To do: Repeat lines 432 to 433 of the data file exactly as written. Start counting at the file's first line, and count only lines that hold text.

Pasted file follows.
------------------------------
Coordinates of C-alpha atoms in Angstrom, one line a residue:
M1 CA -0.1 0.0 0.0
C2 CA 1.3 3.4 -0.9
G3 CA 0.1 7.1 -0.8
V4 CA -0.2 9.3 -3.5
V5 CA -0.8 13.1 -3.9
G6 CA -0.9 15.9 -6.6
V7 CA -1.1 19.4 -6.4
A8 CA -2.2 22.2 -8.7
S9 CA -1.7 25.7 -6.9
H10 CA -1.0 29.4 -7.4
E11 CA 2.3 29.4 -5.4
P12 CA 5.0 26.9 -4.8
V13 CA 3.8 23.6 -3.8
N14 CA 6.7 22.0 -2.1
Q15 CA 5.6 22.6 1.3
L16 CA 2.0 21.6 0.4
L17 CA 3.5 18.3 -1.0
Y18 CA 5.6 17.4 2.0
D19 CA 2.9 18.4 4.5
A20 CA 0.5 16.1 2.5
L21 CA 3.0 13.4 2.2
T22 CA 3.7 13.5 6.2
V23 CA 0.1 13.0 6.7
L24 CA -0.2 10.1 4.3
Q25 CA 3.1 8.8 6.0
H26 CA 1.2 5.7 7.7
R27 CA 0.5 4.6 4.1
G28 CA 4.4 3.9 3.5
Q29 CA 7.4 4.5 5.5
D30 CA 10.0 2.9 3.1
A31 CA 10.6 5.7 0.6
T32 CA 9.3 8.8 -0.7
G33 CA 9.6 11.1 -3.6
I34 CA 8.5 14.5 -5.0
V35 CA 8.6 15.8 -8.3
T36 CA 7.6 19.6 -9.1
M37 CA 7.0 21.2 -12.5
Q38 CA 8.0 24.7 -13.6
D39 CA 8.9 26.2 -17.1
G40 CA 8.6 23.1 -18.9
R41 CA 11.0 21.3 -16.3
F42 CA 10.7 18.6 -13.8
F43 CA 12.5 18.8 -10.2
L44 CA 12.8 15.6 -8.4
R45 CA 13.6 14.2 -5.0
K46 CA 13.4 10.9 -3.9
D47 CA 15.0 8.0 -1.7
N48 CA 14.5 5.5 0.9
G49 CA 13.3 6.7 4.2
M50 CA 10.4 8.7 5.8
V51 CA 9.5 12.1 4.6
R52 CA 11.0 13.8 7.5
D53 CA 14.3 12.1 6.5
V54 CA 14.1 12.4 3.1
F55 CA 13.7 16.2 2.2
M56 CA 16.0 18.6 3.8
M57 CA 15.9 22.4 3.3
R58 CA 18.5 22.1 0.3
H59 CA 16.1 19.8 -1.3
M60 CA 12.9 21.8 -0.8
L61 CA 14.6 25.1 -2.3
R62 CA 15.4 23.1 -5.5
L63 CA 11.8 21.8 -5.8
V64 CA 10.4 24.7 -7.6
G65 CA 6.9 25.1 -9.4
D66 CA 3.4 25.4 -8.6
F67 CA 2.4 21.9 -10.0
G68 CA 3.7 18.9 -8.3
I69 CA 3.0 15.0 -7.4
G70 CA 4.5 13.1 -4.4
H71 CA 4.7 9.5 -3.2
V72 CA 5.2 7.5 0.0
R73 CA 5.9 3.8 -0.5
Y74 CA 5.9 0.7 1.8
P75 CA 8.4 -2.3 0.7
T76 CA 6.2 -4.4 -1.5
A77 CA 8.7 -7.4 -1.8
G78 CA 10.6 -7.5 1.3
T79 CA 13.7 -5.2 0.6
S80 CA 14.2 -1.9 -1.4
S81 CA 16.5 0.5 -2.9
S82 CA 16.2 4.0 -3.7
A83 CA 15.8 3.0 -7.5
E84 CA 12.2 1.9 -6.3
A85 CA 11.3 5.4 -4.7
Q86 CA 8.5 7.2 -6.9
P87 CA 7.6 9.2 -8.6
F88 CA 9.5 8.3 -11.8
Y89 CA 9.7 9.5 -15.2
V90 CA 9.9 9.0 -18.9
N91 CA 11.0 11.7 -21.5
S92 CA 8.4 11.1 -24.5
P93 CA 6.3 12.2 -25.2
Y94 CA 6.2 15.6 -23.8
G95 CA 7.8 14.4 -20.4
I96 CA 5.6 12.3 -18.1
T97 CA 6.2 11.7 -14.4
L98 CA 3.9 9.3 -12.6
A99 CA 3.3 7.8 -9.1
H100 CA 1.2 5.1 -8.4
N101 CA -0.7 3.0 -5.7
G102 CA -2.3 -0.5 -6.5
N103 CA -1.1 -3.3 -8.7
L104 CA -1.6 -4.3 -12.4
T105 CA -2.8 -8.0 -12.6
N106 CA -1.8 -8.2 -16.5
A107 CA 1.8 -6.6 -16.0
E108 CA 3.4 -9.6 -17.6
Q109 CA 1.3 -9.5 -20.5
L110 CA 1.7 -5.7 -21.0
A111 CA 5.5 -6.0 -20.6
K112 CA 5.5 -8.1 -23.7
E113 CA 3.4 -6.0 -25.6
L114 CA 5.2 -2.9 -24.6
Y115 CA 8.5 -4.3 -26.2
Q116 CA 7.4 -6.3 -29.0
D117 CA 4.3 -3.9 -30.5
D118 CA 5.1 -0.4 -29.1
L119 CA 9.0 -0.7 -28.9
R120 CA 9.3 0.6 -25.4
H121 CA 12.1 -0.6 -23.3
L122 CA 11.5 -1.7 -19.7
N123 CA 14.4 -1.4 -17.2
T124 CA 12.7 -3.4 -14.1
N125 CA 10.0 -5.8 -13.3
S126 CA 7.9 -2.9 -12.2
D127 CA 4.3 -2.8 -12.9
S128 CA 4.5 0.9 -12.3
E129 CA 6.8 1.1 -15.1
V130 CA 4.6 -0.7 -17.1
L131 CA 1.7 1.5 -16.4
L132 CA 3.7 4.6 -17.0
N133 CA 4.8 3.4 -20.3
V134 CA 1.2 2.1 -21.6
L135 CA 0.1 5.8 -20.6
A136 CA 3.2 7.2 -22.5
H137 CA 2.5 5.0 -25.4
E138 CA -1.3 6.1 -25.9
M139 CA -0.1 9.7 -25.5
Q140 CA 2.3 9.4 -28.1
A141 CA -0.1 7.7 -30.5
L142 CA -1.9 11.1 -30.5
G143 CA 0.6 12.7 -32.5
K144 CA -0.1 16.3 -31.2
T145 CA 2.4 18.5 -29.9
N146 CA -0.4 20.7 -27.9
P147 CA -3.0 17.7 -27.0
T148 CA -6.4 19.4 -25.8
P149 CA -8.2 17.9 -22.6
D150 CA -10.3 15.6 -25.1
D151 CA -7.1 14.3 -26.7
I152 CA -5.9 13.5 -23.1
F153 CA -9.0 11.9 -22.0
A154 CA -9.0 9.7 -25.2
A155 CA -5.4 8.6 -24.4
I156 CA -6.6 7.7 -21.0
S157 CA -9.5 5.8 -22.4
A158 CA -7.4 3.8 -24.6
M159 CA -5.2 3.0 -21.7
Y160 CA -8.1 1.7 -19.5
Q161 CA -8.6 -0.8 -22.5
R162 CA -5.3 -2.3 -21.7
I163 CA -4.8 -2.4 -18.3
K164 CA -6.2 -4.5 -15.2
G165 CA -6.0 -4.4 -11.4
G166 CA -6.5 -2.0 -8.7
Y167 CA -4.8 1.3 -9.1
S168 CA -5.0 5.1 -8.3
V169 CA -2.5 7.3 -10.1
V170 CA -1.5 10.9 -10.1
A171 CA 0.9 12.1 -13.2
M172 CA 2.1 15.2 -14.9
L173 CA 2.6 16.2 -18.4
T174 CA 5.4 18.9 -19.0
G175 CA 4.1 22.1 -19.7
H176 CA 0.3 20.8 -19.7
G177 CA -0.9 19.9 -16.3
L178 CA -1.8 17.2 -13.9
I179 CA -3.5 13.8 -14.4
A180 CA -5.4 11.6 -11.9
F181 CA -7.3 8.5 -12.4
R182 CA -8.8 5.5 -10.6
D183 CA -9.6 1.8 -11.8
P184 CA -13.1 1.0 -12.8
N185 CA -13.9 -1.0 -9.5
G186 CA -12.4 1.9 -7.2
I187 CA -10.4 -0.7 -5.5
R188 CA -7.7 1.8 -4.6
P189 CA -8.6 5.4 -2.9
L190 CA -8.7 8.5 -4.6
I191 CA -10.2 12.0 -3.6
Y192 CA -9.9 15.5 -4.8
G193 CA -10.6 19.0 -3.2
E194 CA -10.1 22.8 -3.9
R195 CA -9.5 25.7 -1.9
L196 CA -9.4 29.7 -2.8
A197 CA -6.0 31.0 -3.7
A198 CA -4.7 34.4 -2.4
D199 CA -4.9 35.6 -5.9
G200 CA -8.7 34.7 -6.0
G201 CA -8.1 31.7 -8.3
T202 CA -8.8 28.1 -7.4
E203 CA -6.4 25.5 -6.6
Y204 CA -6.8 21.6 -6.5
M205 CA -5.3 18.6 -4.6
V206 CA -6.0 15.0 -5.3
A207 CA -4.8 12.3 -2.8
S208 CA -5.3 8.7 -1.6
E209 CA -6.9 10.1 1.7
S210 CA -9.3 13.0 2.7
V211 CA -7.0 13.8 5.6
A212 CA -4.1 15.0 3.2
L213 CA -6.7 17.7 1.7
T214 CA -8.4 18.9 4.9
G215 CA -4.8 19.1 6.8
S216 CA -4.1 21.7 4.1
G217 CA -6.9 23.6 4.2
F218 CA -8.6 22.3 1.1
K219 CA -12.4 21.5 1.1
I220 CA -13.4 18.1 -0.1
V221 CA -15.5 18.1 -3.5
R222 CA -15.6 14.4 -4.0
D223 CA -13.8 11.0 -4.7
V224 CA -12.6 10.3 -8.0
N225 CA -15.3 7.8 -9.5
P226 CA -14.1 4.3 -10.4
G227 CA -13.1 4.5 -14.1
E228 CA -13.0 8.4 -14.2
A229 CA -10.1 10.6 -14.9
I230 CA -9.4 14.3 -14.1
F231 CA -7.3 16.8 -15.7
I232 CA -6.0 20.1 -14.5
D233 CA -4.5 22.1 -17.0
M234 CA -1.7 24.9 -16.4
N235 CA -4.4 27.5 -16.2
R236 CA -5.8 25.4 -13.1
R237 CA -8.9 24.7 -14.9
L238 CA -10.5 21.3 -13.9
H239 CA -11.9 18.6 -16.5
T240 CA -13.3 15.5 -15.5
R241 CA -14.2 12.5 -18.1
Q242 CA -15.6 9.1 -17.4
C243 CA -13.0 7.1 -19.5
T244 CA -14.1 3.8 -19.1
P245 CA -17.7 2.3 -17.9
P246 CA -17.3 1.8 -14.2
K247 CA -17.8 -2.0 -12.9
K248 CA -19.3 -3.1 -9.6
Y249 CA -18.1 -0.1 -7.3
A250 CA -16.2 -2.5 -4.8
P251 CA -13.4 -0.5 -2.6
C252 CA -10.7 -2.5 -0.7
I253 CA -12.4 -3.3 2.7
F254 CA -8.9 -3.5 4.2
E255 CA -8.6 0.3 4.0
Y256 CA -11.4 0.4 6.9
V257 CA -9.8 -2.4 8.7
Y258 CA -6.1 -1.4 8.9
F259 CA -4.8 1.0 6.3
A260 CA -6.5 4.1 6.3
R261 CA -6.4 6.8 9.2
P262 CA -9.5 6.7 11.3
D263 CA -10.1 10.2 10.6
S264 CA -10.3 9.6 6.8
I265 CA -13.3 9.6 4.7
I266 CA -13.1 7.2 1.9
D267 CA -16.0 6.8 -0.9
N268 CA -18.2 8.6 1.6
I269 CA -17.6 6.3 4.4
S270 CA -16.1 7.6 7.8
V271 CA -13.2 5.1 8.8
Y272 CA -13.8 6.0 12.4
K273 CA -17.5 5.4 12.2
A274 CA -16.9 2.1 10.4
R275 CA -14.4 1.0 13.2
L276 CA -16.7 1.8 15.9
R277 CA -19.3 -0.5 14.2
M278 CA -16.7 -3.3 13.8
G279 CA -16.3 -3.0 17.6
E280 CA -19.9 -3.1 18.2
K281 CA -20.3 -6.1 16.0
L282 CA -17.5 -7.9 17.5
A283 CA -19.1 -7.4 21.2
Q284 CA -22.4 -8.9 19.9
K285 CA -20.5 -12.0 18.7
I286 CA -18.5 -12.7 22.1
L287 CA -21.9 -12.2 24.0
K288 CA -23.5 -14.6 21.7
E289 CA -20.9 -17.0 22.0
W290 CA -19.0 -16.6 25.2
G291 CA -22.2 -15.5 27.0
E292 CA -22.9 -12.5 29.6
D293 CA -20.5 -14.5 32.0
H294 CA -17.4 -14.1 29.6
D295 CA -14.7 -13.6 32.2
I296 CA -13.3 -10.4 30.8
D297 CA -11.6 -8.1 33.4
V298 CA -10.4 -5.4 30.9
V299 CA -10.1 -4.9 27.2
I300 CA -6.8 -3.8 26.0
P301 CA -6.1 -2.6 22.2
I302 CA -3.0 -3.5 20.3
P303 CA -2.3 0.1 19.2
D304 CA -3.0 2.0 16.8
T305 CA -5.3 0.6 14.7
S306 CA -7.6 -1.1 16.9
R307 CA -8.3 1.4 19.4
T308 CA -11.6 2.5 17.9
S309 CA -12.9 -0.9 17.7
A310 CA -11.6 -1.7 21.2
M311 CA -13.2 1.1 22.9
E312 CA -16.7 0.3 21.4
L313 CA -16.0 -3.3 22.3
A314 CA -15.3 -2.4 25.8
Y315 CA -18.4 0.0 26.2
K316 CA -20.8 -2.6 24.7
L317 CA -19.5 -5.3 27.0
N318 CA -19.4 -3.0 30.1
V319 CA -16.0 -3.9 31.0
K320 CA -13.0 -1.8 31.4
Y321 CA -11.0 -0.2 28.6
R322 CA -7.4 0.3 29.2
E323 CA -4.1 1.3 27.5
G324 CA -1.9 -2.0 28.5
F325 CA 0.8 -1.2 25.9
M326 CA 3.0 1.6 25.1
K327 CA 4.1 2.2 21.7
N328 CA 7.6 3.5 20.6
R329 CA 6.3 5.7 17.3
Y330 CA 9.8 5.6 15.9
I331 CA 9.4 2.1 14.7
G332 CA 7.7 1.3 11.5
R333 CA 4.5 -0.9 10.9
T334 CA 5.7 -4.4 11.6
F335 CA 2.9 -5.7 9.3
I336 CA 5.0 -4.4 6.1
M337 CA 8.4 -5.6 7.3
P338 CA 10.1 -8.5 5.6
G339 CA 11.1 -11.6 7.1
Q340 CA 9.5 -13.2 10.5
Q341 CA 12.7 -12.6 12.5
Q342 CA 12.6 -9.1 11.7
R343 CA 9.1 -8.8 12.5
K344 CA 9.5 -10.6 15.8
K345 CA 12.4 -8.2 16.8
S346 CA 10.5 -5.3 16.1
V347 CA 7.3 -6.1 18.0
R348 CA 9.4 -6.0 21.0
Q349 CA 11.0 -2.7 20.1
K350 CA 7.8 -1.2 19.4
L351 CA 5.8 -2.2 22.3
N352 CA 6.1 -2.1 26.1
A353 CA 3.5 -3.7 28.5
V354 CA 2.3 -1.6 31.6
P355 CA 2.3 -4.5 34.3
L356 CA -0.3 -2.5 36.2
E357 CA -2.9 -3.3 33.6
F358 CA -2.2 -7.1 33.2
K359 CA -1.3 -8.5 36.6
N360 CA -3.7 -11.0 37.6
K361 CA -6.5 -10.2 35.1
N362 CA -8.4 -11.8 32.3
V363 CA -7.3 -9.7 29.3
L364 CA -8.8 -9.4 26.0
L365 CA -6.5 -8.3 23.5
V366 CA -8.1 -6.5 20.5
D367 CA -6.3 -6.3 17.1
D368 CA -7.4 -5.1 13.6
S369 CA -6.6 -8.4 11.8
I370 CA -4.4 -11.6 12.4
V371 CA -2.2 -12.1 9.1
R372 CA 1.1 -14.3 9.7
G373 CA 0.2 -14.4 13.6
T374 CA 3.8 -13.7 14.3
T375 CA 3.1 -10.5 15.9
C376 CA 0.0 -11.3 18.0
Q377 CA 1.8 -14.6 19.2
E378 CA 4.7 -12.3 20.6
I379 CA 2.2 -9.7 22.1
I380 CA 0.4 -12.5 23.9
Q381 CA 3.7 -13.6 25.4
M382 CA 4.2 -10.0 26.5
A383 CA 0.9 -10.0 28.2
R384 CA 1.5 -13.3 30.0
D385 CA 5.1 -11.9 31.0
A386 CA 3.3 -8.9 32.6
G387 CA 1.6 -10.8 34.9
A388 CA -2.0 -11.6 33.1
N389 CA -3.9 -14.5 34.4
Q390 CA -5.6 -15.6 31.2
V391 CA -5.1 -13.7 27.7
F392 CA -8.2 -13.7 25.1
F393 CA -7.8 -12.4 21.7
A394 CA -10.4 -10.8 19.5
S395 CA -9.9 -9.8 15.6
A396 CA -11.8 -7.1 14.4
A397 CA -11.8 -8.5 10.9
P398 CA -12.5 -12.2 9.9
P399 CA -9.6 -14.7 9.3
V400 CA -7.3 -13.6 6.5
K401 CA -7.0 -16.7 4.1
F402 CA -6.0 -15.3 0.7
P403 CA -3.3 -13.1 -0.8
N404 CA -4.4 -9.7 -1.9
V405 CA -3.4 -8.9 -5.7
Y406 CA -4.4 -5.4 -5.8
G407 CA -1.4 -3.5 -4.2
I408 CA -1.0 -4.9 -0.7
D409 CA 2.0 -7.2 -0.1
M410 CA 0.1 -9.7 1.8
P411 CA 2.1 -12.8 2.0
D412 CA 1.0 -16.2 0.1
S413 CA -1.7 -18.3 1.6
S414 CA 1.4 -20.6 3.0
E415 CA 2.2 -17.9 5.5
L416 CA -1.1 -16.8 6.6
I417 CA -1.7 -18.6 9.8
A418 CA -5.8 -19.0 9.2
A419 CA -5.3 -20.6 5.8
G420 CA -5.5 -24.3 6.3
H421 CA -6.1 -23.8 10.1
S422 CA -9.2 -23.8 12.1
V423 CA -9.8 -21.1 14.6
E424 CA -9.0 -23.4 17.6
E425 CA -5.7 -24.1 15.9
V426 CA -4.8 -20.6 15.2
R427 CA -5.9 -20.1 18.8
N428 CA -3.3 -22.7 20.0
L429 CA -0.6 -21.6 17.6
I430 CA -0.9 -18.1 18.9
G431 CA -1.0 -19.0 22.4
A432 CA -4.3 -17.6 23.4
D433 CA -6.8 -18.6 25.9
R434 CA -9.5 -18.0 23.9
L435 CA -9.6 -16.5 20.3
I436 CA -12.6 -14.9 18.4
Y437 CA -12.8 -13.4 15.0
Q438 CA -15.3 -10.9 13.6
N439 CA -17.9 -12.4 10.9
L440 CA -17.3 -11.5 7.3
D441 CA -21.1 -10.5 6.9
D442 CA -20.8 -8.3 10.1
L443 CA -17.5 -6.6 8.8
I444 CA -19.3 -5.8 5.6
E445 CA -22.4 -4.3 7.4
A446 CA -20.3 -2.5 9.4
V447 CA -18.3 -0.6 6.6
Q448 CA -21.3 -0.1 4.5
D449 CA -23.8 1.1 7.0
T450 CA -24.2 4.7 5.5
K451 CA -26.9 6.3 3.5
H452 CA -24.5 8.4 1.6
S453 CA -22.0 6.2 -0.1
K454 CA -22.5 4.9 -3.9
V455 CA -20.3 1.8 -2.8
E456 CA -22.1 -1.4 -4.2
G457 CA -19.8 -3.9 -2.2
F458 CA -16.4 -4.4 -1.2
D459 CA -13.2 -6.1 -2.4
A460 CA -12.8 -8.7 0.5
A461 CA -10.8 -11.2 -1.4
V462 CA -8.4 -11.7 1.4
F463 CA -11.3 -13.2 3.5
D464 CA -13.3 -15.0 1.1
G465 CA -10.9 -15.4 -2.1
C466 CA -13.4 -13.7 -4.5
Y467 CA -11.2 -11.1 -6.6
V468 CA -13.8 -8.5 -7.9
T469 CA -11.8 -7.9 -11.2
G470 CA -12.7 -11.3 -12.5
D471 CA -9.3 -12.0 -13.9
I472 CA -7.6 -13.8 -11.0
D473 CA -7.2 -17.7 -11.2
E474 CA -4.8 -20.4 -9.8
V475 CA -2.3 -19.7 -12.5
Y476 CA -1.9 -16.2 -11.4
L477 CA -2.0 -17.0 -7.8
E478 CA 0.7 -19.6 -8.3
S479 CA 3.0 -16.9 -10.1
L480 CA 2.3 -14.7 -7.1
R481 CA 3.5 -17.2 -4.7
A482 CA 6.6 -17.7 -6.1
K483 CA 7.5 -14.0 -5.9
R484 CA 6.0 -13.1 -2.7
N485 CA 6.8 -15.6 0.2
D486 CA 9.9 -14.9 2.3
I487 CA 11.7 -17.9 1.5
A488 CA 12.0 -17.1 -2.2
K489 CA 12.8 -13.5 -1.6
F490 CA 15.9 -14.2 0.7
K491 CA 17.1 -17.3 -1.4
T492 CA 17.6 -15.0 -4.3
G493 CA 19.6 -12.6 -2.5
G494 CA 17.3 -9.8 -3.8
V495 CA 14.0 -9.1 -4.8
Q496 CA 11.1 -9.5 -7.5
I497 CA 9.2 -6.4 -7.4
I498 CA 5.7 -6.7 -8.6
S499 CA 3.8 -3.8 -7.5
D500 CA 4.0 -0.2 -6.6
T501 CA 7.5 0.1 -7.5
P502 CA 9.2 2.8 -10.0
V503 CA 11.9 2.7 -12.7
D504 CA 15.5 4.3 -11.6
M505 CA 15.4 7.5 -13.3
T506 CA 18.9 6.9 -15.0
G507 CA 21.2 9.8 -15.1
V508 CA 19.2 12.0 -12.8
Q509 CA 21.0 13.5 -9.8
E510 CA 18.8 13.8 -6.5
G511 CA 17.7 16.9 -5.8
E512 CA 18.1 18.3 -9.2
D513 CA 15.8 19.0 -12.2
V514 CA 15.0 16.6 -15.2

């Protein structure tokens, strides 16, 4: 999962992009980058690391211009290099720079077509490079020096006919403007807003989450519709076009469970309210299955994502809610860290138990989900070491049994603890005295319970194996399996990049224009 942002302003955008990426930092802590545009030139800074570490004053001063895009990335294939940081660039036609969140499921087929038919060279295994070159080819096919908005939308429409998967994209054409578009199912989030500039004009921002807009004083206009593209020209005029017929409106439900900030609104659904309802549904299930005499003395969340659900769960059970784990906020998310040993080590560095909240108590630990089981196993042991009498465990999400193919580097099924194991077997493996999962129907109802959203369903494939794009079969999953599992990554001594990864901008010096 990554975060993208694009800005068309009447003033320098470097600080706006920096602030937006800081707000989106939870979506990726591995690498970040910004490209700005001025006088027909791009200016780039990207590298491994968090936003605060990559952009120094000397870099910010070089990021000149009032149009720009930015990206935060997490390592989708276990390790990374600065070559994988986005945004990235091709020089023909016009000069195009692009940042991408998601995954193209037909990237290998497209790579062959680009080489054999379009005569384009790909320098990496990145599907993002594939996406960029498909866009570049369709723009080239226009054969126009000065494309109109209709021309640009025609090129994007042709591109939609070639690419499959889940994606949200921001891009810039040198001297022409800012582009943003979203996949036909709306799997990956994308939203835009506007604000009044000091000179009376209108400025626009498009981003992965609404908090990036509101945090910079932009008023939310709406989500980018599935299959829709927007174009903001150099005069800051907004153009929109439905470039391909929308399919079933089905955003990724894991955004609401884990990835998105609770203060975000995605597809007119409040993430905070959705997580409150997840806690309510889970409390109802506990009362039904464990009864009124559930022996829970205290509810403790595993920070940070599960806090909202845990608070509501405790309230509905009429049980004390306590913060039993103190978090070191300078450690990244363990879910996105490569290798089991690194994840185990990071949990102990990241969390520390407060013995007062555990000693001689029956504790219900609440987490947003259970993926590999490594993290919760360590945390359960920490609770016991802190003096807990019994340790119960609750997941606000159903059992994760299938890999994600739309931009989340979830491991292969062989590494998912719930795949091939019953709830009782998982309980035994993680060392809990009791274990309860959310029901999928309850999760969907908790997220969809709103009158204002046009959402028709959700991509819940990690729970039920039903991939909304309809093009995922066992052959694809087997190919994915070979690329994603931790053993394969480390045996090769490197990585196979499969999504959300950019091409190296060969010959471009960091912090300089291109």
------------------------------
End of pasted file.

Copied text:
G431 CA -1.0 -19.0 22.4
A432 CA -4.3 -17.6 23.4